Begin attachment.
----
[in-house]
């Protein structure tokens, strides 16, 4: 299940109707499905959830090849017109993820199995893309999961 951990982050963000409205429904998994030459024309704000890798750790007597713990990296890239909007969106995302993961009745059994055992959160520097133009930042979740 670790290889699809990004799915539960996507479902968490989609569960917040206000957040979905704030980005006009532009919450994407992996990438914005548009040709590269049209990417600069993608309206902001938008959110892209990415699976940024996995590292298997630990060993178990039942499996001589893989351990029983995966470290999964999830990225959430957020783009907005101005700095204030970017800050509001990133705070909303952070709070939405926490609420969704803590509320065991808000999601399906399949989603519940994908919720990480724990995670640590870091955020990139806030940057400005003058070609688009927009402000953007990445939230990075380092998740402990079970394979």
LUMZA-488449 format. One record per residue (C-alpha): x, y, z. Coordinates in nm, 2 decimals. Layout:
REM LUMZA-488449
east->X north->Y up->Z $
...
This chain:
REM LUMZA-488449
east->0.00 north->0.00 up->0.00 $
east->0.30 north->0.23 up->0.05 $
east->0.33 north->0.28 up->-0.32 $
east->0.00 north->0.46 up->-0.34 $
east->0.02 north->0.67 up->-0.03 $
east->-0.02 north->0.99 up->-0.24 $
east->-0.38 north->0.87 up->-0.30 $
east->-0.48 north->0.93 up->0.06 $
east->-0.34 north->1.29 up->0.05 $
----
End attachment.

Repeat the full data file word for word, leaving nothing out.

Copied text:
[in-house]
């Protein structure tokens, strides 16, 4: 299940109707499905959830090849017109993820199995893309999961 951990982050963000409205429904998994030459024309704000890798750790007597713990990296890239909007969106995302993961009745059994055992959160520097133009930042979740 670790290889699809990004799915539960996507479902968490989609569960917040206000957040979905704030980005006009532009919450994407992996990438914005548009040709590269049209990417600069993608309206902001938008959110892209990415699976940024996995590292298997630990060993178990039942499996001589893989351990029983995966470290999964999830990225959430957020783009907005101005700095204030970017800050509001990133705070909303952070709070939405926490609420969704803590509320065991808000999601399906399949989603519940994908919720990480724990995670640590870091955020990139806030940057400005003058070609688009927009402000953007990445939230990075380092998740402990079970394979």
LUMZA-488449 format. One record per residue (C-alpha): x, y, z. Coordinates in nm, 2 decimals. Layout:
REM LUMZA-488449
east->X north->Y up->Z $
...
This chain:
REM LUMZA-488449
east->0.00 north->0.00 up->0.00 $
east->0.30 north->0.23 up->0.05 $
east->0.33 north->0.28 up->-0.32 $
east->0.00 north->0.46 up->-0.34 $
east->0.02 north->0.67 up->-0.03 $
east->-0.02 north->0.99 up->-0.24 $
east->-0.38 north->0.87 up->-0.30 $
east->-0.48 north->0.93 up->0.06 $
east->-0.34 north->1.29 up->0.05 $